Moving from the anecdotal to the statistical, we can see that this is not an isolated situation. The chart above shows housing starts and permits for the last 30 years. Over this period the population has increased at a fairly steady rate. Since 1993, too many houses have been built, and this will inevitably lead to falling prices.
If you look at the ratio of income to house prices in the above graph (from Piggington’s Econo-Almanac), you will see that house prices are significantly higher than they should be relative to incomes (while this graph is for one area of California, prices are elevated relative to incomes across most of the country). While creative financing can lead to a bubble in prices, there is no way for house prices to remain unaffordable indefinitely.
Another thing to consider is that, over the long term, house prices remain tethered to rental prices. If renting is cheaper than buying, people will choose to rent rather than buy and house prices will fall. House prices have never been so much higher than rental prices than they are now. Above is a chart of the ratio of the OFHEO house price index to the CPI-Owner’s equivalent rent.
Another factor weighing on prices is the increase in foreclosures. Banks that own foreclosed houses are motivated sellers, and they will cut the prices so that they can sell their inventory. Increasing foreclosures will increase supply and decrease prices of transactions. Why pay $200k for a house when your neighbor got his out of foreclosure for $140k? Foreclosures are actually understated because banks often don’t have the manpower necessary to foreclose and sell delinquent properties.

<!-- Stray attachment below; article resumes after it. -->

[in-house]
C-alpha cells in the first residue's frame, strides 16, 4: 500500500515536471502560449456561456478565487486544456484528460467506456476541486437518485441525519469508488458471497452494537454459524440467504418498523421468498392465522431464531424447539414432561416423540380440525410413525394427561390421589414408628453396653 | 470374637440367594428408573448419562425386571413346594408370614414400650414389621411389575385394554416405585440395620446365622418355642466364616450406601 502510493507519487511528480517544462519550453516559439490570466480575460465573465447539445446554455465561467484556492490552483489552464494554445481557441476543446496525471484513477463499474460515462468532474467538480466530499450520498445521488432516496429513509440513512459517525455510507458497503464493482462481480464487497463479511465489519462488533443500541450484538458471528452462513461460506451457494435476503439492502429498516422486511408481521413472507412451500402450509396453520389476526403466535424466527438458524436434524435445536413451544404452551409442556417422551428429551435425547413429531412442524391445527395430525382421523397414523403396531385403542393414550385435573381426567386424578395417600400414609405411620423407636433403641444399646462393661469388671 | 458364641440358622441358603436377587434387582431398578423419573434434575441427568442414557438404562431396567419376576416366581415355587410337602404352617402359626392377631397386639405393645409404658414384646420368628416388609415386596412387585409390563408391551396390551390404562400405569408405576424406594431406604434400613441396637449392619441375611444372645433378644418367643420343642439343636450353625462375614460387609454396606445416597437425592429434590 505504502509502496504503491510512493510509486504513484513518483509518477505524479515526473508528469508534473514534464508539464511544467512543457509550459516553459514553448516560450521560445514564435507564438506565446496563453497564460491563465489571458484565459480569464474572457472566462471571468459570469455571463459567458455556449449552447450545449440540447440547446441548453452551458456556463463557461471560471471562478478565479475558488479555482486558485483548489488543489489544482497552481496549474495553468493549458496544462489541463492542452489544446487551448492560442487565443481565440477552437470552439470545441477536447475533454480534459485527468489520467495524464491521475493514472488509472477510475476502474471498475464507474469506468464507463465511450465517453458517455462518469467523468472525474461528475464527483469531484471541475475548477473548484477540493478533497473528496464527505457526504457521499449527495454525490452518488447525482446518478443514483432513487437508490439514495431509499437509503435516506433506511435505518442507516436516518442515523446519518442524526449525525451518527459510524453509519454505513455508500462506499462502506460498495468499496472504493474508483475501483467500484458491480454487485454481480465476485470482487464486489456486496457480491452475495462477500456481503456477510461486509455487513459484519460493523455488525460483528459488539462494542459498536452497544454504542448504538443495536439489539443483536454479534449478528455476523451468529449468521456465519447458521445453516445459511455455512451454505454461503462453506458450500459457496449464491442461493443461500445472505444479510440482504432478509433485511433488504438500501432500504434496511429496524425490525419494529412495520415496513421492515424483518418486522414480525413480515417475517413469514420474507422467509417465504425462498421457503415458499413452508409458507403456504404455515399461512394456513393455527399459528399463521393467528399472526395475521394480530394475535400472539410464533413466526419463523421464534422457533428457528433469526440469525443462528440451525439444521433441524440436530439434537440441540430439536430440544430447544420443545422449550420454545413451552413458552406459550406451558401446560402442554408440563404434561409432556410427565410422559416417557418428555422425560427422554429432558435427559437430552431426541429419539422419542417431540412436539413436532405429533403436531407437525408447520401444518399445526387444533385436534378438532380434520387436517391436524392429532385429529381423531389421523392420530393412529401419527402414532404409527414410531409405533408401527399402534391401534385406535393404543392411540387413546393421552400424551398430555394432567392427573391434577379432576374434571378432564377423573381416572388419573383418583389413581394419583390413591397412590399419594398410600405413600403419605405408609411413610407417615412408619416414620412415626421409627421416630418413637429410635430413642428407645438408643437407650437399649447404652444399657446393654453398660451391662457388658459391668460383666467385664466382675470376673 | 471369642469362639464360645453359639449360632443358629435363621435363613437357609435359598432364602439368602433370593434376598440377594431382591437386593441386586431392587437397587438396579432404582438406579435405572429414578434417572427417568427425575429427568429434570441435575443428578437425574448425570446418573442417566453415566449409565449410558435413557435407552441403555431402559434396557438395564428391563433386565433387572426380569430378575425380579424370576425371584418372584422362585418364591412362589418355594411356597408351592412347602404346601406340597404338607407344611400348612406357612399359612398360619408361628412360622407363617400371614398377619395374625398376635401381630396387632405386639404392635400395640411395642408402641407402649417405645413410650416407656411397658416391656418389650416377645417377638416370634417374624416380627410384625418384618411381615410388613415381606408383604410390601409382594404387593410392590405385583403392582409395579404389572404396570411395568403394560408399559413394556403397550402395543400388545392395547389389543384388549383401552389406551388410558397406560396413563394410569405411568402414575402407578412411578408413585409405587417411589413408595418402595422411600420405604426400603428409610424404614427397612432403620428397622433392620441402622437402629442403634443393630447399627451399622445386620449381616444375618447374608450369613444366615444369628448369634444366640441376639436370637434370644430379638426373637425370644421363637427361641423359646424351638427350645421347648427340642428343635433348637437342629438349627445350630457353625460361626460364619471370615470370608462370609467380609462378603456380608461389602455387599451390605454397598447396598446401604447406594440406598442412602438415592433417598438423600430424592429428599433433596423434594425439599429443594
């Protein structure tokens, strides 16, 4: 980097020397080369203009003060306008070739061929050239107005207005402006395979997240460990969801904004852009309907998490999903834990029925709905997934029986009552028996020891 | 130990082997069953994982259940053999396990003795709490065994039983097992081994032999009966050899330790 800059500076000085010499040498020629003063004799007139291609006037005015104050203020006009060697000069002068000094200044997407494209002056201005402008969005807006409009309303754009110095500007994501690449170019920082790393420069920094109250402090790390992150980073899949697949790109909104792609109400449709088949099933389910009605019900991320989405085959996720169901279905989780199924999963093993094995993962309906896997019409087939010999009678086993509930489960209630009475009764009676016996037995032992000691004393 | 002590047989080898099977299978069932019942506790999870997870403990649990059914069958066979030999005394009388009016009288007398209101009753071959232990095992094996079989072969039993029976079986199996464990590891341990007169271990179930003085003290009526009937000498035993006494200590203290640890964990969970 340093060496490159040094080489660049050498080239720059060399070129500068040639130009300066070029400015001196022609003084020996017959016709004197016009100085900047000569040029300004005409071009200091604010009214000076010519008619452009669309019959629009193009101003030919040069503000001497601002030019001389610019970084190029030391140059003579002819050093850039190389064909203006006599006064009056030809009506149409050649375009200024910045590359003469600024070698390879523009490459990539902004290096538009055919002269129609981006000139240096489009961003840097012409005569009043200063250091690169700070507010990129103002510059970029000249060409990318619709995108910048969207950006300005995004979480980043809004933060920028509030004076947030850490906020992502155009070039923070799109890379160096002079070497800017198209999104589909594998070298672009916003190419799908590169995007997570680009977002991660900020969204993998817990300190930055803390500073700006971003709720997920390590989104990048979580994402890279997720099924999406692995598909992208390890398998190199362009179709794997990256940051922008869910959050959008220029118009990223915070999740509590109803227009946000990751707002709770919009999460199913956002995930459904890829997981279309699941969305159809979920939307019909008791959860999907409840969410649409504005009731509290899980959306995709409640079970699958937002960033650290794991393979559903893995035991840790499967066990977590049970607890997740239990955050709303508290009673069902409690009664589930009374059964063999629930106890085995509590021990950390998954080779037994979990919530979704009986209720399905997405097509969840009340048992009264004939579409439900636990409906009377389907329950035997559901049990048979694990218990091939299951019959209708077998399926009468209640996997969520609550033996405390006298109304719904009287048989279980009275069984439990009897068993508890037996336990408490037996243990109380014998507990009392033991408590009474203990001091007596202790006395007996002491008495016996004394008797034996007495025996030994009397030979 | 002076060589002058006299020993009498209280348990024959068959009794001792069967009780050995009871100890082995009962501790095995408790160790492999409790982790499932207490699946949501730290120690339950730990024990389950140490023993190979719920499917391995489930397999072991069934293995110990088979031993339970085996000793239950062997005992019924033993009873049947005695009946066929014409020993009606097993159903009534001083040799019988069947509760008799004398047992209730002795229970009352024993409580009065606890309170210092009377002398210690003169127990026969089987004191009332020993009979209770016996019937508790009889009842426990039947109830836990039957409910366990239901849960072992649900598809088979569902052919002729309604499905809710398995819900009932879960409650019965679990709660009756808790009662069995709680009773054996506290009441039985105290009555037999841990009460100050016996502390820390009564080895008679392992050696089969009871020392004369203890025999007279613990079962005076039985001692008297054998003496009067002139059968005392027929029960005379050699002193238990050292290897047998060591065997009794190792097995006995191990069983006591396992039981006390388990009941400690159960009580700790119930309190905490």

The foreclosure problem will soon get much worse. Considering that it often takes over half a year (and can take much longer) between when a homedebtor falls behind on a mortgage and when the house is repossessed, the current wave of foreclosures began before house prices had fallen significantly. With prices now down 20% in many areas and 30% or more in some areas, the rate of foreclosures will increase drastically over the next year. Those that need to sell and who have little equity will be unable to sell for more than they owe. Short sales are difficult, so foreclosure will be the last resort for many who need to move.
Even though asking prices for houses have fallen dramatically already, they have not fallen nearly enough: witness the low volume of house sales relative to prior years. In the graph below we can see that the spring selling season in San Diego has been a bust, as it has been elsewhere in the country (image from the Bubble Markets Inventory Tracker blog).
Option ARM Recasts
In addition to falling house prices, another factor in the coming mortgage crisis is the coming recasts of millions of option ARM mortgages. Most of you will be familiar with the problem of interest rate resets on ARMs (adjustable rate mortgages). This problem is well-known. Almost all ARMs have fixed rates for the first couple years and then the rates reset to market rates. Considering the current low interest rate environment, this problem is likely overblown.